It started with simple declarations by Christian McCaffrey of Stanford and Leonard Fournette of LSU in December of 2016.
Each announced they were sitting out their team’s bowl games – the Sun and Citrus, respectively – in order to prepare for the NFL draft. The unspoken motivation was clear: It wasn’t worth putting millions of dollars at risk by getting injured in a second-tier bowl game.
Thus was a trend born, one that has since seen dozens of players follow suit while engendering both criticism and solidarity. And this year, it has hit close to home: Tight end Hunter Bryant and offensive tackle Trey Adams of the Huskies will sit out next Saturday’s Las Vegas Bowl game against Boise State, presumably for the very same reason.
To which I say, I don’t blame them one bit.
Both have had injury ravaged careers, Bryant with two knee surgeries and Adams with back and knee operations. Both have persevered to the point where they are poised to hear their name called, perhaps early, in the 2020 draft. If they don’t get hurt, that is.
You can counter with romantic notions of “seeing it through to the end” and “being there for your brothers.” But is it really worth jeopardizing millions of dollars to pursue an eighth Washington victory in a game few outside Seattle and Boise will even notice?
The two distinct points of view were well-represented on the podium at Seahawks’ headquarters on Thursday. Russell Wilson was the first to be asked about the trend of college players skipping bowl games. Here was his response:
“Personally, I don’t like skipping games. I don’t like the idea of skipping bowl games and all that. That’s a personal decision, I guess. To me, as a player, I’m a competitor. There’s no such thing as games skipped. Every practice, every play, I’m playing. That’s my mentality.
Next up was linebacker Bobby Wagner, who took a vastly different point of view:
“It didn’t cross my mind when I was there but, it’s a different age. When I was in college, I was playing at such a small school (Utah State), I felt like I had to take advantage of every opportunity that I had.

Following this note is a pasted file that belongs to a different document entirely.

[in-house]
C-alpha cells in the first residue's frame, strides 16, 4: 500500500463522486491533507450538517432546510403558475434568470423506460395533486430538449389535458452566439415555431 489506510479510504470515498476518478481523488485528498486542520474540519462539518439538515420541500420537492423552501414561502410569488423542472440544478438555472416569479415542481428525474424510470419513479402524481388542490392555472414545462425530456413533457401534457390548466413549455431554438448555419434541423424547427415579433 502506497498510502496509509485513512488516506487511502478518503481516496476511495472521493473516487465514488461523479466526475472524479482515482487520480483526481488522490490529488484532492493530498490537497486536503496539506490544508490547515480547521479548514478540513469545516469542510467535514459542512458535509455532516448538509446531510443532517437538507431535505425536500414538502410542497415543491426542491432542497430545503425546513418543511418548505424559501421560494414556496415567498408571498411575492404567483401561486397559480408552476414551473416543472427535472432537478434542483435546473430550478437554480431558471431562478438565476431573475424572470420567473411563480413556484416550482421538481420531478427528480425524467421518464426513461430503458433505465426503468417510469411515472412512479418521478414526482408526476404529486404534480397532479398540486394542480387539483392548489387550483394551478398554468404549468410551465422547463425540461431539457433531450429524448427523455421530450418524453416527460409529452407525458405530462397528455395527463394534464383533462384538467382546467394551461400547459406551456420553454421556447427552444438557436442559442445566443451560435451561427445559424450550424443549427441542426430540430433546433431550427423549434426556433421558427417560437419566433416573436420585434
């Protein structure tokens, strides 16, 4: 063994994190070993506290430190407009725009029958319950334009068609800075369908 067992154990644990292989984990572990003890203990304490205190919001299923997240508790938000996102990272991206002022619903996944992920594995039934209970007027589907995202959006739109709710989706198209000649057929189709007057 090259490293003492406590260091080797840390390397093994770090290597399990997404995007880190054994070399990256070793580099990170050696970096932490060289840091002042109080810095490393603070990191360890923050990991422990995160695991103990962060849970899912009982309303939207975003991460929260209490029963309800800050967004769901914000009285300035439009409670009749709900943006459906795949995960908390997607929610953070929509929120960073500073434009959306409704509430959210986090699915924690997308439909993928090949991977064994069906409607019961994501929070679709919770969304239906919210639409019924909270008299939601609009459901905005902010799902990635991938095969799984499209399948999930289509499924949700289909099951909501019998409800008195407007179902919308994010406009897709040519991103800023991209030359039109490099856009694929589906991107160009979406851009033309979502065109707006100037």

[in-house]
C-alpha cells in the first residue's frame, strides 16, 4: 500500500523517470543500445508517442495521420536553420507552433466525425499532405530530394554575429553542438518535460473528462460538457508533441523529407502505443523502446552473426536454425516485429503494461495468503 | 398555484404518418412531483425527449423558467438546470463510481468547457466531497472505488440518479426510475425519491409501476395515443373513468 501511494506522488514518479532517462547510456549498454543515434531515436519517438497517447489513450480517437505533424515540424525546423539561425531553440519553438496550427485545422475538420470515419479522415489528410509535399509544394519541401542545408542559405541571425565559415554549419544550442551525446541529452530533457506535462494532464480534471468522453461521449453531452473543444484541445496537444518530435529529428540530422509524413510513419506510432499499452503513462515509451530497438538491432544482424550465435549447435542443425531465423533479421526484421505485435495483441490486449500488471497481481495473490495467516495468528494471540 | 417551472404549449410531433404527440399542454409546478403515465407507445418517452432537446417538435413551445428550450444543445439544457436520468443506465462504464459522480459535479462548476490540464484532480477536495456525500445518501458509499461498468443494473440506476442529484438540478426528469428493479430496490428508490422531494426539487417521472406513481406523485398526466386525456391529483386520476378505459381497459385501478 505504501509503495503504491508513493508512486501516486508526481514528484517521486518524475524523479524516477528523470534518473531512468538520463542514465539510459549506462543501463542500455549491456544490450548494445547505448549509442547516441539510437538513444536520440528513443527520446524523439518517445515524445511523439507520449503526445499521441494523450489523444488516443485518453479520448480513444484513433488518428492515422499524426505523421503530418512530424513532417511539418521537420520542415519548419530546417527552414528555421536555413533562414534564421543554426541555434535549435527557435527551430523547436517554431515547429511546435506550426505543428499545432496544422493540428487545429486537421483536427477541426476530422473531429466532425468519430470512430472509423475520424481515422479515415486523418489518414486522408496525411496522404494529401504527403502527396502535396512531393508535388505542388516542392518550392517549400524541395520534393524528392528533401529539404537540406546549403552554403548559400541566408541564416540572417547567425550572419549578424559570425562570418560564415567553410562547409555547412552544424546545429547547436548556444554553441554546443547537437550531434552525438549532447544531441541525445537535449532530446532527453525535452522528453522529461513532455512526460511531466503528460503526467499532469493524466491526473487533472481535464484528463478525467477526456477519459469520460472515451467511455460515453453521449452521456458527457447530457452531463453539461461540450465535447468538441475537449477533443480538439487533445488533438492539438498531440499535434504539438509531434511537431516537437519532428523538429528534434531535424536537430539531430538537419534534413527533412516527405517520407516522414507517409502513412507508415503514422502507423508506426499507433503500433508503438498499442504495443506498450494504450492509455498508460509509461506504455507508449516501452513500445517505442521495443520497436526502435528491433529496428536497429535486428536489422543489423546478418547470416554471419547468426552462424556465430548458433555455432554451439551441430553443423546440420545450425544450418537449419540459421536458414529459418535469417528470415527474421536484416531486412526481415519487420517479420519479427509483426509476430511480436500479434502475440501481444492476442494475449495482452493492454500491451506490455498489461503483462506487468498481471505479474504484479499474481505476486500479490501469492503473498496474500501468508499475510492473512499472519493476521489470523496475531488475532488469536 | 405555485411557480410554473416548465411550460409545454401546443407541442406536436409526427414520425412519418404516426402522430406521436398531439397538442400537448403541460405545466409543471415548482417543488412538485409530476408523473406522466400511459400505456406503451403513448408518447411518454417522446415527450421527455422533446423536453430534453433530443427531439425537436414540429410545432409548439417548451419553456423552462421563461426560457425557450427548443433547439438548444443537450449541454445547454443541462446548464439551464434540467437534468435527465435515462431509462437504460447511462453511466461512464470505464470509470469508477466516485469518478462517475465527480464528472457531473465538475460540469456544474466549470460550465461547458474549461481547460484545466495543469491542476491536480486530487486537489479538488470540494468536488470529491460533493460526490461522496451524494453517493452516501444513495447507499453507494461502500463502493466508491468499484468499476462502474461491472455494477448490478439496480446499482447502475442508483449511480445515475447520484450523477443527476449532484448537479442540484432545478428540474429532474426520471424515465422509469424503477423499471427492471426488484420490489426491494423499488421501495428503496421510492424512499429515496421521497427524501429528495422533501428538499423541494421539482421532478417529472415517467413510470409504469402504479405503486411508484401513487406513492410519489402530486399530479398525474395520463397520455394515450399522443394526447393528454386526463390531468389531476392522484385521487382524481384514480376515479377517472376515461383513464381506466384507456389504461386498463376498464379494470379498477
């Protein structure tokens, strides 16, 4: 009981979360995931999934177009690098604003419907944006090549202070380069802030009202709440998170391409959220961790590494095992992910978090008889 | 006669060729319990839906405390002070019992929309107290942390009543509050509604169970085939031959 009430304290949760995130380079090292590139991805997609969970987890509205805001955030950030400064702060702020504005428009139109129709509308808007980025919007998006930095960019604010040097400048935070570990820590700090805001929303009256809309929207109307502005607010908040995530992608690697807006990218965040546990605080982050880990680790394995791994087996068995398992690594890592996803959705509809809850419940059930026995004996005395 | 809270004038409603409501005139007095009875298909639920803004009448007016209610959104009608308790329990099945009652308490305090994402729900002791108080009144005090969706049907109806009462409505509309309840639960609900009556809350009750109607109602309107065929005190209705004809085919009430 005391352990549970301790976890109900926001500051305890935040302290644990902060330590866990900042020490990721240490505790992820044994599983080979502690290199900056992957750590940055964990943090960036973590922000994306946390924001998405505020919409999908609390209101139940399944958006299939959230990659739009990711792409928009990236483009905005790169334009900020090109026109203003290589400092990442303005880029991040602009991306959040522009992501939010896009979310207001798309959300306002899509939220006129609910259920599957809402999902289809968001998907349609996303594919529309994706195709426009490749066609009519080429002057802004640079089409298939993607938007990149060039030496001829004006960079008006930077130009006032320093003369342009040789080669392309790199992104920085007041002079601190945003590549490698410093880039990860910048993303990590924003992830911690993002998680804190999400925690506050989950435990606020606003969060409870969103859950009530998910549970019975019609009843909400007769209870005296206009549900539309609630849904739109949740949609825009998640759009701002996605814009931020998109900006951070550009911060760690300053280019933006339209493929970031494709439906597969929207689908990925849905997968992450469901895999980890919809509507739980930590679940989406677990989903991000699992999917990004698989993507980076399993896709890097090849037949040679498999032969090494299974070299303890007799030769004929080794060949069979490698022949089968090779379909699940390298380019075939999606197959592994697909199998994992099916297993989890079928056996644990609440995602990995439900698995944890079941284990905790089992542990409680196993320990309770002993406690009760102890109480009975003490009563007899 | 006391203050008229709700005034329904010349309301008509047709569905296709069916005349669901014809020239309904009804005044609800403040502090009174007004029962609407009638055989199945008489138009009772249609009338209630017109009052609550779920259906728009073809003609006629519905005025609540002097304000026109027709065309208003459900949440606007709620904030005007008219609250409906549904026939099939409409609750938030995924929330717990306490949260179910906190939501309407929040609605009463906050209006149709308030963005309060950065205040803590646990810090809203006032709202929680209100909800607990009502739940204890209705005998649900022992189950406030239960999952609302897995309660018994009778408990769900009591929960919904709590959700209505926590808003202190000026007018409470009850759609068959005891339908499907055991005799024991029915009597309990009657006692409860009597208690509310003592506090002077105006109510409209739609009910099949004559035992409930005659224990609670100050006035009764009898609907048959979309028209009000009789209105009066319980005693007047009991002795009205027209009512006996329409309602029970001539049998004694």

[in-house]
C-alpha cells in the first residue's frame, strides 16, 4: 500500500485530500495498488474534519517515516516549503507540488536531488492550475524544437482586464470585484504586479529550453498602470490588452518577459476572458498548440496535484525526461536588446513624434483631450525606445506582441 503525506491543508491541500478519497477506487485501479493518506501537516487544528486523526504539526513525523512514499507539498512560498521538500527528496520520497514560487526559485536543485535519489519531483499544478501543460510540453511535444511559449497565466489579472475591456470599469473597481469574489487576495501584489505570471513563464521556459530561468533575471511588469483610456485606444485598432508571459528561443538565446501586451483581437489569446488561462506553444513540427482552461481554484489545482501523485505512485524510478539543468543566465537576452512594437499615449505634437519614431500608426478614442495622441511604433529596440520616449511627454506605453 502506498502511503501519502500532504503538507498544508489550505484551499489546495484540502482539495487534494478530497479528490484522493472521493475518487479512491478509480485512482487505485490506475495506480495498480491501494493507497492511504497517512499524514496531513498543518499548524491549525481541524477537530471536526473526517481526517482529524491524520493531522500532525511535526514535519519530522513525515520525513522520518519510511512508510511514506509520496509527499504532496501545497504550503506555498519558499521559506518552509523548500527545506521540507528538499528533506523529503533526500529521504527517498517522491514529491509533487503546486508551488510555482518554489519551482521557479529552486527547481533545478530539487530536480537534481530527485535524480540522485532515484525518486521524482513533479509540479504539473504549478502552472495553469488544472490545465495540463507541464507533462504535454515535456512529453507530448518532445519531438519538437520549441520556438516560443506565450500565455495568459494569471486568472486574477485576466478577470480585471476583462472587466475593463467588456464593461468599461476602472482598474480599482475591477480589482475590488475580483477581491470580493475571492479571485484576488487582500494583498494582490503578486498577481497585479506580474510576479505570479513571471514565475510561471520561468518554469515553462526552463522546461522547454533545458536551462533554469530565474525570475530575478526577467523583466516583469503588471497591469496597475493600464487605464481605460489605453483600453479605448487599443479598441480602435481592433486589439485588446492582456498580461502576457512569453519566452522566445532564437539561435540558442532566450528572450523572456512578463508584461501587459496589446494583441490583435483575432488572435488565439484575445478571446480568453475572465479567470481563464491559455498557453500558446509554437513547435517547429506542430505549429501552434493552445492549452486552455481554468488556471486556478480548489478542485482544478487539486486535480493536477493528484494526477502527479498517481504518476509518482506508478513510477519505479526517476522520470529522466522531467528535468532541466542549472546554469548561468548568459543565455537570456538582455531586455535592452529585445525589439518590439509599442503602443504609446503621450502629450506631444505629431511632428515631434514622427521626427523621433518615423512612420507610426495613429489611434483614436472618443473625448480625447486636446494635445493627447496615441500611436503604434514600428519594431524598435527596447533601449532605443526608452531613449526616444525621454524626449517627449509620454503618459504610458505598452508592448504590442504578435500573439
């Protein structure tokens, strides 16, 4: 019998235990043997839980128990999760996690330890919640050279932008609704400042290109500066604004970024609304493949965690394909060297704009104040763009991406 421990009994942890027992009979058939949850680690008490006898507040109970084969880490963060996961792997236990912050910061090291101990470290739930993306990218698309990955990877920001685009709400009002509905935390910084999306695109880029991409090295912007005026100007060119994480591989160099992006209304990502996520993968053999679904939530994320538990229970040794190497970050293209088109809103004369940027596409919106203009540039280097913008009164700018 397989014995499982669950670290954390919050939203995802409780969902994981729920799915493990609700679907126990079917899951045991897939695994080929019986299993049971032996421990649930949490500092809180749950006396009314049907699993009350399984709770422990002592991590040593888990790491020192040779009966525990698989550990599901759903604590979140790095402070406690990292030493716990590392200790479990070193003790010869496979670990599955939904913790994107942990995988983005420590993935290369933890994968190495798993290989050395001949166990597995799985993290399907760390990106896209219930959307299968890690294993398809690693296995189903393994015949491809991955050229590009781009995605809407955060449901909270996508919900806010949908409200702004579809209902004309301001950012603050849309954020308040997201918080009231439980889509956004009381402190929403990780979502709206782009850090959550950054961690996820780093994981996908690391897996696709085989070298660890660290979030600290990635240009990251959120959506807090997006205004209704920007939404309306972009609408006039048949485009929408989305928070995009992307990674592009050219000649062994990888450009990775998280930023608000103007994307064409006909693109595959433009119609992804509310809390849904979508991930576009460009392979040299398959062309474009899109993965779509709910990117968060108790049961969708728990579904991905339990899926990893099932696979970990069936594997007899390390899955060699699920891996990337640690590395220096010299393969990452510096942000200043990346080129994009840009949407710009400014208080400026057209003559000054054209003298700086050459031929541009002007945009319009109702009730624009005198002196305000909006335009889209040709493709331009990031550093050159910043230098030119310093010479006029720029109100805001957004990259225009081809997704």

“With these guys now – especially with social media — you watch and you see a guy get hurt and his opportunity to play in the league dwindles significantly. I’m all for a guy not playing if he doesn’t want to play and focusing on where he’s been trying to get to.
“At the end of the day, they’re not getting paid anyway. The school is the one benefitting from them playing the game anyway, so I’m not opposed to it. At the end of the day, you’re doing what’s best for you.
“I think that’s what you learn as you become a young man is — sometimes you have to do what’s best for you and your family because the people that you think are going to do right by you, might not do right by you. Colleges, the NCAA; they might not make the right decision for you, so you have to make the right decision for yourself. It’s part of life.”
The risk is not just hypothetical. The cautionary tales are out there for all the players to see. In the very Sun Bowl game that McCaffrey skipped, Stanford’s quarterback, Keller Chryst, suffered a severe knee injury. Notre Dame linebacker Jaylon Smith, a projected top-10 pick, famously blew out his knee against Ohio State in the Fiesta Bowl, costing himself an estimated $20 million when he fell to the second round in the 2017 draft. That same year, Michigan’s highly touted tight end, Jake Butt, the Mackey Award winner, dropped from a likely second-rounder to the fifth round when he tore his ACL in the Orange Bowl.